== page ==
Rev. Carolyn Stephens
“When you pass through the waters, I will be with you; and when you pass through the rivers, they will not sweep over you. For I am the Lord, your God.” Isaiah 43:2a
The imagery you will see accompanying the devotional throughout Lent is that of trees – in different stages, shapes, and forms. We intentionally chose trees, as they are great examples of living things that can endure hardship, yet thrive in spite of the adverse conditions in which they exist. Some trees even grow stronger because of their harsh environment.
In tropical countries, the trees that fare best during hurricanes are the ones whose roots go deep and wide. How deep down and far-out their roots go helps to anchor them into the ground. The depth and expanse of their reach eventually become an automatic reinforcement for them. And when the gale-force winds and the torrential rain of a hurricane beat fiercely against them and erode the topsoil, they will weather the storm because their roots are securely embedded in the foundation of the earth.
But these trees that weather the storm because their roots go deep and wide are the ones that are not usually close to an immediate source of water, such as a stream, a river, or a cascading waterfall. As such, they have to send their roots deep down and far out in search of water. It is a harsh and grueling process for the tender roots to burrow down and out in the dry, hard, and rocky soil. They suffer bruising from the earth and rocks they are trying to penetrate. But the process strengthens their roots, making them sturdier, and eventually making the tree stronger and more resilient.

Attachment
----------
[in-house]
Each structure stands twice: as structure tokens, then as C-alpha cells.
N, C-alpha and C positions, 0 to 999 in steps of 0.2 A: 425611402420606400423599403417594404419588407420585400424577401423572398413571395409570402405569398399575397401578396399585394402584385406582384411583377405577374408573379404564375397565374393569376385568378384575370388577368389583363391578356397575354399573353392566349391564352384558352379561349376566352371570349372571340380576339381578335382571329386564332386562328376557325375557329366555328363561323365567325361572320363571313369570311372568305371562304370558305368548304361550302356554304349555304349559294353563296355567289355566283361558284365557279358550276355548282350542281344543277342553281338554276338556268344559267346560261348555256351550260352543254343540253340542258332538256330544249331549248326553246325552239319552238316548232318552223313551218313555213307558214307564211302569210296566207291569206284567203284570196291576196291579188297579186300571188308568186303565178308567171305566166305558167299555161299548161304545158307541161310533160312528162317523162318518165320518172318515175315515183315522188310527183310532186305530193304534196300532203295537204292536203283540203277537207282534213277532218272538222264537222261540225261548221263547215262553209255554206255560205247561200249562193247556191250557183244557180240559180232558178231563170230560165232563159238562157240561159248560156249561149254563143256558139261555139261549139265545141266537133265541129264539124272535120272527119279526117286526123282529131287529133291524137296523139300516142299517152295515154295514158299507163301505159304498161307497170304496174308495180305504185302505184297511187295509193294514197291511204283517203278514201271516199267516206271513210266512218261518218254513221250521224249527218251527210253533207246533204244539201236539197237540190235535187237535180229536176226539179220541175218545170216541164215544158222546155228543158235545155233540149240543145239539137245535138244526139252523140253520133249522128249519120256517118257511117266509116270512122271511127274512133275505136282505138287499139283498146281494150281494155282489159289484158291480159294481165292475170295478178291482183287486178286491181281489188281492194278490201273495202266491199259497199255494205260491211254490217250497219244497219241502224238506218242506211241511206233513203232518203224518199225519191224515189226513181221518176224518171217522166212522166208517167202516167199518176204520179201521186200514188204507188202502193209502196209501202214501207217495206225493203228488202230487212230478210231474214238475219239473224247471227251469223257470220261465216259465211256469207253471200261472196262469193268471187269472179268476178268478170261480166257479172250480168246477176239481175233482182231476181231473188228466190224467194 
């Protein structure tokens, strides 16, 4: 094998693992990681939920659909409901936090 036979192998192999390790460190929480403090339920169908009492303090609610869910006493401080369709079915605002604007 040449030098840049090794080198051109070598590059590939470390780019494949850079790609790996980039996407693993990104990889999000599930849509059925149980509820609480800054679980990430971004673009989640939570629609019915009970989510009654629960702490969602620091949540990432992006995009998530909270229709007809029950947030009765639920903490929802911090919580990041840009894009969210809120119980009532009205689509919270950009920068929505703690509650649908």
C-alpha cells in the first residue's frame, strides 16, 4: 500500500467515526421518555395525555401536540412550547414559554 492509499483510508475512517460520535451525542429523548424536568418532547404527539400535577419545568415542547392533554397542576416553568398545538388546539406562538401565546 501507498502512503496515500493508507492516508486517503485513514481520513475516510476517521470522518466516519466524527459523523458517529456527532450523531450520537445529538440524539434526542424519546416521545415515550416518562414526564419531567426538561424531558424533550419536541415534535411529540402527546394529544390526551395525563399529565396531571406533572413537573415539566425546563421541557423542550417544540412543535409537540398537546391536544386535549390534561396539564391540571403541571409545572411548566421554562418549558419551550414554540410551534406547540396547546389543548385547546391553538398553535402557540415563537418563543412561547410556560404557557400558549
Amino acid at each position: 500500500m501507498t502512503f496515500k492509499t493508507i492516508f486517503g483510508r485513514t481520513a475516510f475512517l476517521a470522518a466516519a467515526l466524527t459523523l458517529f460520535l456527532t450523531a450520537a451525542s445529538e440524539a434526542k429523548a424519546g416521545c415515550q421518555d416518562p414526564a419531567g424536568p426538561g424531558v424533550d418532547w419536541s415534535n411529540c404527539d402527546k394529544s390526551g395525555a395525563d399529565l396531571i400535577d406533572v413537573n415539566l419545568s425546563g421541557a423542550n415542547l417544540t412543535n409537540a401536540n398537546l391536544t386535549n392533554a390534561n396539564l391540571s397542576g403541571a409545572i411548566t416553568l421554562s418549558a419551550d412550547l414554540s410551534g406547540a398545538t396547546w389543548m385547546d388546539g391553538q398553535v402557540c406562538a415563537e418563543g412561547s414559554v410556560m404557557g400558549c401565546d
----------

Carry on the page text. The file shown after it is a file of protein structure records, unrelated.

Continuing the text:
Sometimes, above the ground, these trees do not look like they would be up to the task. Their trunks and their branches do not look as big as other trees. They do not look as sturdy or as towering as some of the great, big trees that are common in tropical climates. Yet they are the ones left standing after the storm has passed, while the seemingly mighty trees have fallen. The arduous process they had been through to find water, prepared them for the storms of life. They suffered, and grew strong in the end.
As we embark on this Lenten journey, may we be as these trees.
Prayer: Lord Jesus, you took our pain and bore our suffering. You were pierced for our transgressions and crushed for our iniquities. The punishment that brought us peace was upon you, and by your stripes we have been healed. You know the way of pain and suffering. You have walked the path of hardship and sorrow. You are the Suffering Servant.
When we are afraid of what lies ahead, hold our hands. When the path we must take is dark, be our light. When we are inclined to run away in fear instead of facing what we must, reassure us of your presence. Because with you we can go through whatever comes.
Go before us now, we pray. Amen!